Cantus coronatus (Lat.)
- Hendrik van der Werf
Late medieval term, literally meaning ‘crowned song’. (The practice of awarding a prize or crown either to poems and compositions or to their creators was very widespread in the Middle Ages.) The term occurs in a treatise by Johannes de Grocheio in reference to trouvère chansons and in a manner that requires special discussion. Furthermore, in a small number of manuscripts containing trouvère chansons the term appears in its French form, ‘chanson couronnée’, or most often merely as the word ‘couronnée’ or ‘couronnez’.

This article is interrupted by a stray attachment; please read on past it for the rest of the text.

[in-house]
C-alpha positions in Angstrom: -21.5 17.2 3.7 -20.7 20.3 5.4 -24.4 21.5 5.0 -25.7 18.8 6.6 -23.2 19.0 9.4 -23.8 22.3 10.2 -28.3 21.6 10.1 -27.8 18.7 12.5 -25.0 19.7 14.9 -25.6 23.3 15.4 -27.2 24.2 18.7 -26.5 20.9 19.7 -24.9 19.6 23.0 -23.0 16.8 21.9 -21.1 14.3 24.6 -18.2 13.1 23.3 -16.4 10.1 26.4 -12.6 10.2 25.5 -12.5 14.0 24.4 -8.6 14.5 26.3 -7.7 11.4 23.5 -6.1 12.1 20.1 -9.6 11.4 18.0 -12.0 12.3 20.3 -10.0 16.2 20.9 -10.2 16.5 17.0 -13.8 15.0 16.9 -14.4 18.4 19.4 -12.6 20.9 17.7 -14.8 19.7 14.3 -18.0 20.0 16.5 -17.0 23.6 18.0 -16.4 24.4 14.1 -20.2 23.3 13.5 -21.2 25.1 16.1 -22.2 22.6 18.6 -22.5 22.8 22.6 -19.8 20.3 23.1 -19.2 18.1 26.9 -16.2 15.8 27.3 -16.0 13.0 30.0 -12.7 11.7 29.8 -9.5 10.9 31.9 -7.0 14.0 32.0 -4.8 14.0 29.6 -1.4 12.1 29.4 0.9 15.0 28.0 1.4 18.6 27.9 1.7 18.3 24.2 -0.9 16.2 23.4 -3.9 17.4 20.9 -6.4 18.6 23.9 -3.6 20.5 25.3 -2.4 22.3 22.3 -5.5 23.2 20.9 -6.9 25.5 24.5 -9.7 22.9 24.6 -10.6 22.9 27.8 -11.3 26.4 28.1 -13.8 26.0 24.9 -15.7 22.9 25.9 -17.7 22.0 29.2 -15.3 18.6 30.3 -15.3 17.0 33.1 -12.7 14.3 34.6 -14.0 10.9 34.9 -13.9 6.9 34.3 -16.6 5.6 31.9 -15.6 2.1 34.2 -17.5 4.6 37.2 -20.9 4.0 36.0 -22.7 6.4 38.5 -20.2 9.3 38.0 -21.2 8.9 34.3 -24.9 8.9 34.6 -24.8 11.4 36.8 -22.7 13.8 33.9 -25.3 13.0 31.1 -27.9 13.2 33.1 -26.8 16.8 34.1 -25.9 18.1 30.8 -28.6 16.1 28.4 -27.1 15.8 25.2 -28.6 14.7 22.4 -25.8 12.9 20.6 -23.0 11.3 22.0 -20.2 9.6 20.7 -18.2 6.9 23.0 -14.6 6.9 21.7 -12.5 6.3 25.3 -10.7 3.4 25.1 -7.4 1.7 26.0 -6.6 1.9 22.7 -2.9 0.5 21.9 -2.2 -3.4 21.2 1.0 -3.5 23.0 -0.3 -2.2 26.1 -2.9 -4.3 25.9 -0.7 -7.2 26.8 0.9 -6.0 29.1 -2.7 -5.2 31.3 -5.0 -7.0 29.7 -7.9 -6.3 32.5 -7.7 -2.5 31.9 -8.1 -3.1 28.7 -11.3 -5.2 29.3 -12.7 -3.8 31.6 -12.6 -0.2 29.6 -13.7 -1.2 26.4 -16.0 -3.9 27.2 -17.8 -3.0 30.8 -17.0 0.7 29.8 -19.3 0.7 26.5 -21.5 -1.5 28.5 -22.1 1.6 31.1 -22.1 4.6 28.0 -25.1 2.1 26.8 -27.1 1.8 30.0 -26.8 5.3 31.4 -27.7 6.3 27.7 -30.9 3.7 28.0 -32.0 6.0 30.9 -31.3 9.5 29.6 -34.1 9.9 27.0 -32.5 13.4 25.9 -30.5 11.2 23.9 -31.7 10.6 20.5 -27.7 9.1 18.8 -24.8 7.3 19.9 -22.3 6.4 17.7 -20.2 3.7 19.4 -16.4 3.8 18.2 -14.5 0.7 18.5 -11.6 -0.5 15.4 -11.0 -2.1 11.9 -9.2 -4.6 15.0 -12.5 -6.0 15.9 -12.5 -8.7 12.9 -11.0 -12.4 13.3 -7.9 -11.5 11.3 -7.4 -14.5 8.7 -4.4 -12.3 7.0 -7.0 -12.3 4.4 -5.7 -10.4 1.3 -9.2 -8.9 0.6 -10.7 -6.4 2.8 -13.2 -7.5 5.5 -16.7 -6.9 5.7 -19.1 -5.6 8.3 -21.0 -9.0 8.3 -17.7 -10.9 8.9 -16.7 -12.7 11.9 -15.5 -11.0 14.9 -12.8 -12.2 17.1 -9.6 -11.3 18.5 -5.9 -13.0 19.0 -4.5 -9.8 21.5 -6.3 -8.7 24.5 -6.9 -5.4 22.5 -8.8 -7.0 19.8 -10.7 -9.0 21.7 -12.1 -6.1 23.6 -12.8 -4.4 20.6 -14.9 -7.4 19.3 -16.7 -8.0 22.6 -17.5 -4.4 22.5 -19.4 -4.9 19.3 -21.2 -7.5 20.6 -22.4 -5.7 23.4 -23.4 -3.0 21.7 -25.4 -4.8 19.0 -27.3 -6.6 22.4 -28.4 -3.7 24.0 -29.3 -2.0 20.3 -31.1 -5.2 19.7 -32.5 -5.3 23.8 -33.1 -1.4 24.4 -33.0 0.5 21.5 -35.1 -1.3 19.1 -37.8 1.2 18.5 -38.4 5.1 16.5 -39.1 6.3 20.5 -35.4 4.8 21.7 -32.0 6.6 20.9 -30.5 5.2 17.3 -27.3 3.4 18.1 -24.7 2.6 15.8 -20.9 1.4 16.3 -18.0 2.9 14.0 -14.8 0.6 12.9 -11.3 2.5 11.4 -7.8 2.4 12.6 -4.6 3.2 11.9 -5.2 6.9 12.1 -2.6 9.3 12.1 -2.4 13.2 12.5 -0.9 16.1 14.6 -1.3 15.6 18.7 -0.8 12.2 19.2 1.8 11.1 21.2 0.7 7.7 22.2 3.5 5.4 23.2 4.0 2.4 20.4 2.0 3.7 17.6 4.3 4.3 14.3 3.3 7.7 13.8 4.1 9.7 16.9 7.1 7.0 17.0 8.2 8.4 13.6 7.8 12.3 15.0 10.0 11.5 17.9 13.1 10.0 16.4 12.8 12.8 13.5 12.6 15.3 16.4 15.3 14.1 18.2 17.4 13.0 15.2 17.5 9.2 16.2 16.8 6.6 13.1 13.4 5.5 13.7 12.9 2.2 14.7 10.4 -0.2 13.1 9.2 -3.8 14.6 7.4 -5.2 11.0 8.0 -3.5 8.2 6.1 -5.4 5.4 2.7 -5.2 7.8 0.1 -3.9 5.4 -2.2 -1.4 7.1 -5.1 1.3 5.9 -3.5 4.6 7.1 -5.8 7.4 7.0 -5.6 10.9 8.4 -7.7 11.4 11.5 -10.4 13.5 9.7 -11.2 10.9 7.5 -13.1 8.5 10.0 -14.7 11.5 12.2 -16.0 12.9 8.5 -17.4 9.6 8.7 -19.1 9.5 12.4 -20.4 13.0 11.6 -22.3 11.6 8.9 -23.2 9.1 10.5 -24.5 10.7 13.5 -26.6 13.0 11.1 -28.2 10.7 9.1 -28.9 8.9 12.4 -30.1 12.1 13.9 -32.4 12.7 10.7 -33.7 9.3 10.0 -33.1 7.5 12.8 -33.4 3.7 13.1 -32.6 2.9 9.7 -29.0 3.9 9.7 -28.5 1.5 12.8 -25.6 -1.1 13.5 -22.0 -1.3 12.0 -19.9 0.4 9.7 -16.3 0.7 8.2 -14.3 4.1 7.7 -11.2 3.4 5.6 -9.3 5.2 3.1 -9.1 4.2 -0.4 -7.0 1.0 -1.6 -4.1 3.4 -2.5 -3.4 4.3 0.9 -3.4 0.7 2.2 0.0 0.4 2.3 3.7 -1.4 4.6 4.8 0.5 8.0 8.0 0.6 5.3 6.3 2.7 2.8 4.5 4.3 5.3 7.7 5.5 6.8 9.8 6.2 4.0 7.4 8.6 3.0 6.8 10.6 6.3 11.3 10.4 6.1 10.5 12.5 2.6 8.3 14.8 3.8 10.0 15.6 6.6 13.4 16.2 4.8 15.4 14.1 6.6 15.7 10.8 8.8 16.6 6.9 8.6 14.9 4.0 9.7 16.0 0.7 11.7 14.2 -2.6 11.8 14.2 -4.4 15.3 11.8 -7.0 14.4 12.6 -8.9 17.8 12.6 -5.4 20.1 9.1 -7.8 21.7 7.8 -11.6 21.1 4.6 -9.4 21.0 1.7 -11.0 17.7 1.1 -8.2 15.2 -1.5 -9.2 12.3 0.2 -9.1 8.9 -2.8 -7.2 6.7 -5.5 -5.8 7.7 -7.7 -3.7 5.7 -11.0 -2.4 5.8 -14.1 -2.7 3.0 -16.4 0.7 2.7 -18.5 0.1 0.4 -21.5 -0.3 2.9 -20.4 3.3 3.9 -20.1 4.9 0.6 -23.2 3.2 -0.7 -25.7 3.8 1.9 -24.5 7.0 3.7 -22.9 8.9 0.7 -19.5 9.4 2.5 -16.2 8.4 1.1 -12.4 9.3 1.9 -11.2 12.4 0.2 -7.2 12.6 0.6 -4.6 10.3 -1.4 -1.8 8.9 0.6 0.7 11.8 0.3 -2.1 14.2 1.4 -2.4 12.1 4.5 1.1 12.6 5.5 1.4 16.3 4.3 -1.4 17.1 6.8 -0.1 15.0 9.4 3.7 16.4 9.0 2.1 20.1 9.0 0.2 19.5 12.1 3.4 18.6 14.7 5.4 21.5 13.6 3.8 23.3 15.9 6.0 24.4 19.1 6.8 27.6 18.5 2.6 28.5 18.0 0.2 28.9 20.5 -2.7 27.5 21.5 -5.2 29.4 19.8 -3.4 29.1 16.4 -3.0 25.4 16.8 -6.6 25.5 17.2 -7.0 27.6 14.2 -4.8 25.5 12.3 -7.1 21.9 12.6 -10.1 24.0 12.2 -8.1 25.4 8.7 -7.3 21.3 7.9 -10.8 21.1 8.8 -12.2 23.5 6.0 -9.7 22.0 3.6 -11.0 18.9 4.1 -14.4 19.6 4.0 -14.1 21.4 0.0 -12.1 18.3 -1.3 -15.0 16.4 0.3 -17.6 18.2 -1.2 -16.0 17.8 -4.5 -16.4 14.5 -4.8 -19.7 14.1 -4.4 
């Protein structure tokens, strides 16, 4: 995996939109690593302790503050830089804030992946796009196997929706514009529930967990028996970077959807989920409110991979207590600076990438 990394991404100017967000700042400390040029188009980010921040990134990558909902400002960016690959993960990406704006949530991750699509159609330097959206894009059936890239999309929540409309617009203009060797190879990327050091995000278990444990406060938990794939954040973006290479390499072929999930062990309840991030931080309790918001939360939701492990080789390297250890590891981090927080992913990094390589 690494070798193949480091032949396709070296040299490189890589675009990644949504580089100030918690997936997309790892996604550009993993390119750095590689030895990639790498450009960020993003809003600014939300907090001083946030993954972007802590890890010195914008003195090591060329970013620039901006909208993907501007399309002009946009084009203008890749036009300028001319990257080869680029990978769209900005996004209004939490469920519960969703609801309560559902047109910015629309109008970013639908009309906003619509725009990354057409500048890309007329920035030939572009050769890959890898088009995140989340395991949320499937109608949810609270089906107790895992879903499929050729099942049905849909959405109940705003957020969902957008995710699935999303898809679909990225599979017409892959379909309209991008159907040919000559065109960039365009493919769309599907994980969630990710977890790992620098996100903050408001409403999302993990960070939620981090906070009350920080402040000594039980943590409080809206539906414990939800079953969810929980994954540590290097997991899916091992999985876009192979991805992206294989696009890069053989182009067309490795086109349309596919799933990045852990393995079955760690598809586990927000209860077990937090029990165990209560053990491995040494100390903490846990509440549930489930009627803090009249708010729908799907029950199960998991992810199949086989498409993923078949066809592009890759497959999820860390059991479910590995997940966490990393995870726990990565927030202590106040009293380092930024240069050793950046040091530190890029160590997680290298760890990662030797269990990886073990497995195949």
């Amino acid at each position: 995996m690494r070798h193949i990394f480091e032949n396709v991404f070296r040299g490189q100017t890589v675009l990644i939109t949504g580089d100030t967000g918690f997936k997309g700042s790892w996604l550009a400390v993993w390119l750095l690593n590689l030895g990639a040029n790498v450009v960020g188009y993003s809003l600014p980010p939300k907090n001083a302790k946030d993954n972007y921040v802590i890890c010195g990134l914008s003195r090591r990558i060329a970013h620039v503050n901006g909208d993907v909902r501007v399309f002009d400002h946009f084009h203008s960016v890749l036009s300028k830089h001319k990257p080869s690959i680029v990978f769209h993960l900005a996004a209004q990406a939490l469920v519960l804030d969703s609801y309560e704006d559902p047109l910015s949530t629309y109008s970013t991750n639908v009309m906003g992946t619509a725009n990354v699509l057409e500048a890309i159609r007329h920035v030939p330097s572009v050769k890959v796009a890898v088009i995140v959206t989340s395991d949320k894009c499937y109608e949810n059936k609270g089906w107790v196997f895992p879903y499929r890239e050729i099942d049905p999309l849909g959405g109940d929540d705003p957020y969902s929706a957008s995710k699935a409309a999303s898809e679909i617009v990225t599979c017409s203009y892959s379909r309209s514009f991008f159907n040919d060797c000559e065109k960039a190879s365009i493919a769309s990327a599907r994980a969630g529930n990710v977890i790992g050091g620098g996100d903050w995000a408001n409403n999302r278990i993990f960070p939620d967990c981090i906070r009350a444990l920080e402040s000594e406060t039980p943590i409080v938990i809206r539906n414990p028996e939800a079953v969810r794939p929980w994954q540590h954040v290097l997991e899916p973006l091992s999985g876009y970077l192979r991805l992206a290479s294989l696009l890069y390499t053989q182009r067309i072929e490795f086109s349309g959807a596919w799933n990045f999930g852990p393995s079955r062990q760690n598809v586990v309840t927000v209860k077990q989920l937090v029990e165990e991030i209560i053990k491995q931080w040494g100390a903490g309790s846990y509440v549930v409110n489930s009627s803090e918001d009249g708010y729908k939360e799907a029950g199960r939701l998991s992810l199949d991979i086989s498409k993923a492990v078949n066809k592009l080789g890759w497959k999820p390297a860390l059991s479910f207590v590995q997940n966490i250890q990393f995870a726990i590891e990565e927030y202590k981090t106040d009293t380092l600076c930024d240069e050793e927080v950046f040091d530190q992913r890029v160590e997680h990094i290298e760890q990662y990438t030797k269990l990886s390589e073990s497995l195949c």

Grocheio divided musica vulgaris into two categories, called ‘cantus’ and ‘cantilena’, and each of these had a triple subdivision. The three forms of the cantus were ‘cantus gestualis’, ‘cantus coronatus’ and ‘cantus versiculatus’. By the first term Grocheio obviously meant Chanson de geste, but it is not at all clear what the distinction was between the other two. It has often been assumed that Grocheio used the term ‘cantus coronatus’ as a sort of generic term for trouvère chanson, and that therefore whatever Grocheio wrote about this song must hold true for the entire repertory of trouvère chansons. However, Grocheio mentioned not only two trouvère songs as examples of the cantus coronatus, but two others as examples of the cantus versiculatus. (In the course of the treatise, the last is also called ‘cantus versicularis’ and ‘cantus versualis’.) Furthermore, he attributed different characteristics to these two categories of song and almost every remark about the cantus coronatus and the cantus versiculatus is either much too vague and elusive to be helpful or is made virtually meaningless by the author himself in subsequent comparisons with ecclesiastic music....